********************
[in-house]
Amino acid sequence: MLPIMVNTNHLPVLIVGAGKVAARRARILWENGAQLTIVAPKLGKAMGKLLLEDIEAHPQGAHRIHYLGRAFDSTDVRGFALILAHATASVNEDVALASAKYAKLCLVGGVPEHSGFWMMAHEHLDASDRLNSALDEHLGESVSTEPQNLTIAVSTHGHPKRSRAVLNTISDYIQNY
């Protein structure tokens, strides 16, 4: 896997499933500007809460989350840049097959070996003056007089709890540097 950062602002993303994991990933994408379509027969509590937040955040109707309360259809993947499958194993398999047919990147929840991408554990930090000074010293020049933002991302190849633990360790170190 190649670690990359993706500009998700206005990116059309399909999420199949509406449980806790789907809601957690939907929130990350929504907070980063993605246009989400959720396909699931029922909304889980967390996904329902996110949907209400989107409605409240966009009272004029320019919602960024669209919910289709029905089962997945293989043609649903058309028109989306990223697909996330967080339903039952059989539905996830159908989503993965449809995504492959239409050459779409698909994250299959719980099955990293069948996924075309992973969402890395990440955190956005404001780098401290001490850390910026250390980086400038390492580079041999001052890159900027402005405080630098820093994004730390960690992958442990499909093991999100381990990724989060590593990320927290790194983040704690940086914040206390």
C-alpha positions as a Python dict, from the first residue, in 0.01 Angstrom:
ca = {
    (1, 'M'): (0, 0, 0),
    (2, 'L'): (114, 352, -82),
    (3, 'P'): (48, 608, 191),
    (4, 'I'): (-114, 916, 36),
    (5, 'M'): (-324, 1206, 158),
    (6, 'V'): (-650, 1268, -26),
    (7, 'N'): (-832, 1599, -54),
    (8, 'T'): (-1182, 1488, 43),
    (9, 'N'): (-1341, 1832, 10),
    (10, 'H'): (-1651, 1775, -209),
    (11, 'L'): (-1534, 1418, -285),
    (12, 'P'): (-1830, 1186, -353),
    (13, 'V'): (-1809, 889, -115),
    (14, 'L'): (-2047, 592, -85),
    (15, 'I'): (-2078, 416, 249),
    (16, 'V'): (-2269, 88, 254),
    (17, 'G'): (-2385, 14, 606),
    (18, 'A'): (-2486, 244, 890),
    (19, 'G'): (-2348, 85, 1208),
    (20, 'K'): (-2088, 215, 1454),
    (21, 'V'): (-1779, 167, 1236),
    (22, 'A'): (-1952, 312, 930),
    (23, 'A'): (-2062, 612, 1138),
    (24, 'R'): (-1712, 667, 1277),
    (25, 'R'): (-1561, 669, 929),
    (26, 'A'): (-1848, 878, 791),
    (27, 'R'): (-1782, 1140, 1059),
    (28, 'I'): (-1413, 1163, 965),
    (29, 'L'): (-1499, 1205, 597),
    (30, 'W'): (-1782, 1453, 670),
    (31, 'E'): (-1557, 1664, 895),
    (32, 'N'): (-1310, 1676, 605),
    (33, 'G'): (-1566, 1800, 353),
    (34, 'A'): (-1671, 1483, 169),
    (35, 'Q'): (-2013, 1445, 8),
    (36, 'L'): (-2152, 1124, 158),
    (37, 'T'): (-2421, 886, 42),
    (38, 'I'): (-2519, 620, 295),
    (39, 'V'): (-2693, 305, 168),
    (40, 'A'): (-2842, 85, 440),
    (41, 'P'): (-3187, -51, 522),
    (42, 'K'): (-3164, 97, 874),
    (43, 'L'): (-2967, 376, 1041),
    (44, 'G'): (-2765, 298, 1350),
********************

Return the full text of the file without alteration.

[in-house]
Amino acid sequence: MLPIMVNTNHLPVLIVGAGKVAARRARILWENGAQLTIVAPKLGKAMGKLLLEDIEAHPQGAHRIHYLGRAFDSTDVRGFALILAHATASVNEDVALASAKYAKLCLVGGVPEHSGFWMMAHEHLDASDRLNSALDEHLGESVSTEPQNLTIAVSTHGHPKRSRAVLNTISDYIQNY
């Protein structure tokens, strides 16, 4: 896997499933500007809460989350840049097959070996003056007089709890540097 950062602002993303994991990933994408379509027969509590937040955040109707309360259809993947499958194993398999047919990147929840991408554990930090000074010293020049933002991302190849633990360790170190 190649670690990359993706500009998700206005990116059309399909999420199949509406449980806790789907809601957690939907929130990350929504907070980063993605246009989400959720396909699931029922909304889980967390996904329902996110949907209400989107409605409240966009009272004029320019919602960024669209919910289709029905089962997945293989043609649903058309028109989306990223697909996330967080339903039952059989539905996830159908989503993965449809995504492959239409050459779409698909994250299959719980099955990293069948996924075309992973969402890395990440955190956005404001780098401290001490850390910026250390980086400038390492580079041999001052890159900027402005405080630098820093994004730390960690992958442990499909093991999100381990990724989060590593990320927290790194983040704690940086914040206390």
C-alpha positions as a Python dict, from the first residue, in 0.01 Angstrom:
ca = {
    (1, 'M'): (0, 0, 0),
    (2, 'L'): (114, 352, -82),
    (3, 'P'): (48, 608, 191),
    (4, 'I'): (-114, 916, 36),
    (5, 'M'): (-324, 1206, 158),
    (6, 'V'): (-650, 1268, -26),
    (7, 'N'): (-832, 1599, -54),
    (8, 'T'): (-1182, 1488, 43),
    (9, 'N'): (-1341, 1832, 10),
    (10, 'H'): (-1651, 1775, -209),
    (11, 'L'): (-1534, 1418, -285),
    (12, 'P'): (-1830, 1186, -353),
    (13, 'V'): (-1809, 889, -115),
    (14, 'L'): (-2047, 592, -85),
    (15, 'I'): (-2078, 416, 249),
    (16, 'V'): (-2269, 88, 254),
    (17, 'G'): (-2385, 14, 606),
    (18, 'A'): (-2486, 244, 890),
    (19, 'G'): (-2348, 85, 1208),
    (20, 'K'): (-2088, 215, 1454),
    (21, 'V'): (-1779, 167, 1236),
    (22, 'A'): (-1952, 312, 930),
    (23, 'A'): (-2062, 612, 1138),
    (24, 'R'): (-1712, 667, 1277),
    (25, 'R'): (-1561, 669, 929),
    (26, 'A'): (-1848, 878, 791),
    (27, 'R'): (-1782, 1140, 1059),
    (28, 'I'): (-1413, 1163, 965),
    (29, 'L'): (-1499, 1205, 597),
    (30, 'W'): (-1782, 1453, 670),
    (31, 'E'): (-1557, 1664, 895),
    (32, 'N'): (-1310, 1676, 605),
    (33, 'G'): (-1566, 1800, 353),
    (34, 'A'): (-1671, 1483, 169),
    (35, 'Q'): (-2013, 1445, 8),
    (36, 'L'): (-2152, 1124, 158),
    (37, 'T'): (-2421, 886, 42),
    (38, 'I'): (-2519, 620, 295),
    (39, 'V'): (-2693, 305, 168),
    (40, 'A'): (-2842, 85, 440),
    (41, 'P'): (-3187, -51, 522),
    (42, 'K'): (-3164, 97, 874),
    (43, 'L'): (-2967, 376, 1041),
    (44, 'G'): (-2765, 298, 1350),